Saturday, 18 June 2022

'The Weight of Metal' by Eric Scot Tryon

I was brushing my teeth this morning when a filling fell out. It clanked around the sink, coming to rest against the drain stop.

“I’m falling apart,” I whispered to the image in the mirror. Maybe time had had enough of me and was pushing things out. What’s next? Missing fingernails? A runaway rib? Maybe I’ll cough up my pancreas tomorrow.

“You’re being silly,” my wife said. We were at the Chinese place off O’Farrell. “Besides, they make fillings out of better material nowadays.”

“That’s supposed to make me feel younger?”
 
“I’m just saying.” She slurped a chow mien noodle. “Has nothing to do with getting old. Just bad fillings.”

I chewed solely on the right side, not wanting to lose any Kung Pao down the hole in my tooth. Lord knows how far down it went.
We opened fortune cookies and read them quietly to ourselves. Mine said it was a good time to take risks. She stifled a laugh before tossing hers onto the plate.

If I concentrated, I could feel the weight of the filling in my left breast pocket. I’m not sure why I kept it. Just a fragment of metal, but like the pins that hold my knee together, it had been a part of me for more than twenty years. Blood, tin, bones, steel, holding us together to make us work.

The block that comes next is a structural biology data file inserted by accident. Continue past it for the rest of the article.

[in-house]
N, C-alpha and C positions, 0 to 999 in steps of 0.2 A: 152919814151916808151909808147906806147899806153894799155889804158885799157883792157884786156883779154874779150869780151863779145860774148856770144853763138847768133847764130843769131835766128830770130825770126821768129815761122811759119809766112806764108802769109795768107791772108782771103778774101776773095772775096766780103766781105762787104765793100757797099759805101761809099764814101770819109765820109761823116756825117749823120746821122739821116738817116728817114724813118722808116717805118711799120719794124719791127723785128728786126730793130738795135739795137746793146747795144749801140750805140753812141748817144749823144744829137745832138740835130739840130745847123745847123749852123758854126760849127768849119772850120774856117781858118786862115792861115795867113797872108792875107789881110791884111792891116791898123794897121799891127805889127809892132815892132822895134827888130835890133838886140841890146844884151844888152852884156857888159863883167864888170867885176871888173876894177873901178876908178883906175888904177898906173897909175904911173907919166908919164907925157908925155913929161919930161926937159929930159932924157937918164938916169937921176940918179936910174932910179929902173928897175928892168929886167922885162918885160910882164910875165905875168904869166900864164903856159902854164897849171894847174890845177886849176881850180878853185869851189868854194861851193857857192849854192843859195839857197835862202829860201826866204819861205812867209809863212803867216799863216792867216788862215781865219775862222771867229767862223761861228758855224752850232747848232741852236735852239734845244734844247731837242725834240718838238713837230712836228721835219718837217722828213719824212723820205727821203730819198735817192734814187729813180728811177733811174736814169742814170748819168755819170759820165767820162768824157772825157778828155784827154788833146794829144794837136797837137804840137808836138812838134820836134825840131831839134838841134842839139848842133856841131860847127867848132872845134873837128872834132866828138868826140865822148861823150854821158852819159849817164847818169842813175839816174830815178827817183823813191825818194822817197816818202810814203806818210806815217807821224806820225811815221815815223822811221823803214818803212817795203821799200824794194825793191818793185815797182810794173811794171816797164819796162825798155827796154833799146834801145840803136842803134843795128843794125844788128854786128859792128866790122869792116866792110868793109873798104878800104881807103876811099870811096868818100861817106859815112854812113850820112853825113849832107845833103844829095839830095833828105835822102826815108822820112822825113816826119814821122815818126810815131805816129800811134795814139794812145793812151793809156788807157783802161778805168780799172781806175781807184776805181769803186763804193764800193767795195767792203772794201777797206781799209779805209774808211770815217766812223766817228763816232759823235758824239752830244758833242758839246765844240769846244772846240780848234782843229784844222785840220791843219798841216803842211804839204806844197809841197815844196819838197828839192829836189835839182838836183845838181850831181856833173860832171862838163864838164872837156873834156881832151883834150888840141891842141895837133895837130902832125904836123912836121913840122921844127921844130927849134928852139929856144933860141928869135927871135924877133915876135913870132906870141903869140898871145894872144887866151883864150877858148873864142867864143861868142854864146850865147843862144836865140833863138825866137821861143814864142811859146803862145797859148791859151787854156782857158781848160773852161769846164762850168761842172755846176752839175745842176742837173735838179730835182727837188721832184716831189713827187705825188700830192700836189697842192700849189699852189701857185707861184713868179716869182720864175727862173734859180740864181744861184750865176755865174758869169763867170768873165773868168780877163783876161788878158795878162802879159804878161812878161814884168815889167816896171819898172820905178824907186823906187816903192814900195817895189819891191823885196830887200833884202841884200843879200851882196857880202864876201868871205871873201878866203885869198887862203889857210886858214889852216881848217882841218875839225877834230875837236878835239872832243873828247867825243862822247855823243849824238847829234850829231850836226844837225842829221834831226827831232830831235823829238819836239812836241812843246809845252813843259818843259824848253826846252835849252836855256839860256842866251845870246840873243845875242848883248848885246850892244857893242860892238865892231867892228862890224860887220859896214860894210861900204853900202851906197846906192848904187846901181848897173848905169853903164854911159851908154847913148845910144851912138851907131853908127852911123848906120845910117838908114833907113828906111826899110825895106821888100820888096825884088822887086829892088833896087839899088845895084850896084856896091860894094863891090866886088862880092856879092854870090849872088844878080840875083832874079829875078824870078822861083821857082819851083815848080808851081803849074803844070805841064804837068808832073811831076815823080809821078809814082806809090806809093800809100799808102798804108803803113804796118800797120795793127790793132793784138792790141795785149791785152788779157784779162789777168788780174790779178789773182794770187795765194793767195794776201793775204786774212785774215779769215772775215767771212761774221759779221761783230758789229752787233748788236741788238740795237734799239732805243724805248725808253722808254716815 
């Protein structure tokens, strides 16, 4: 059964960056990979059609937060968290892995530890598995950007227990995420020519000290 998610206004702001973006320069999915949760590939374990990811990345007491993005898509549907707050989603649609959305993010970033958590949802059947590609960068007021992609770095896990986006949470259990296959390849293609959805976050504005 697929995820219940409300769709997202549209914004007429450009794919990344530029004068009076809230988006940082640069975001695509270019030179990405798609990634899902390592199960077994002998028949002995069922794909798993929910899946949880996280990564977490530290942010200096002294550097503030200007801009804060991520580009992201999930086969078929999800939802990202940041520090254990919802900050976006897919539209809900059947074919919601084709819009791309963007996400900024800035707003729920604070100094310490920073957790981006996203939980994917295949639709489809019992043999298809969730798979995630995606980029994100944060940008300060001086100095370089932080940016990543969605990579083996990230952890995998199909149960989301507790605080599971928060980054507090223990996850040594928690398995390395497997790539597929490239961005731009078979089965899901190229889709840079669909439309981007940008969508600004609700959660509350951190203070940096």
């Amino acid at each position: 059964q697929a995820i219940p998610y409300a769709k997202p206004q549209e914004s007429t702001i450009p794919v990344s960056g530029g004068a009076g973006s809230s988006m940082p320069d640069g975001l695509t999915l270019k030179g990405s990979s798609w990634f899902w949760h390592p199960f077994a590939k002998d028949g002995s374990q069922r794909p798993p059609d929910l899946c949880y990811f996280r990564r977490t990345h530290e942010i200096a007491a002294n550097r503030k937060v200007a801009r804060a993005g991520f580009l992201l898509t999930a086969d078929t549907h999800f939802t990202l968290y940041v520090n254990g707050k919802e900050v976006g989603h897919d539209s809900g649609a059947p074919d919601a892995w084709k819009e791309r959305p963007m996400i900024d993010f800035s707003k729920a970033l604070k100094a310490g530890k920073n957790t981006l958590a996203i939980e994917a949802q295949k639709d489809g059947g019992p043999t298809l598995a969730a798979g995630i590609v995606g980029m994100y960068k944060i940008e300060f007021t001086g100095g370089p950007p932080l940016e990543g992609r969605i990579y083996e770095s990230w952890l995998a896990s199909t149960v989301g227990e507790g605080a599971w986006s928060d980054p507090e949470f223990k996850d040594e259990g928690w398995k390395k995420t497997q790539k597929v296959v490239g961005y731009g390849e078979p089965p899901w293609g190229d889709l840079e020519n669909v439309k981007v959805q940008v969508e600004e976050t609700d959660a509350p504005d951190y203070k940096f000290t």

And here I am again. Standing over the sink, mint foam bubbling down my chin, watching for loose springs, listening for squeaky gears.

“Hey,” she yells from the bed. “Did you call the dentist?” She waits a rushed two seconds. “Hello?”

I don’t respond. I only scrub and scrub, daring another piece of me to fall. I scrub until my gums bleed and my fingers cramp.

But nothing falls. Not tonight.
 

 

First published in longer forms in Flash: the International Short-Short Story Magazine, 2012.

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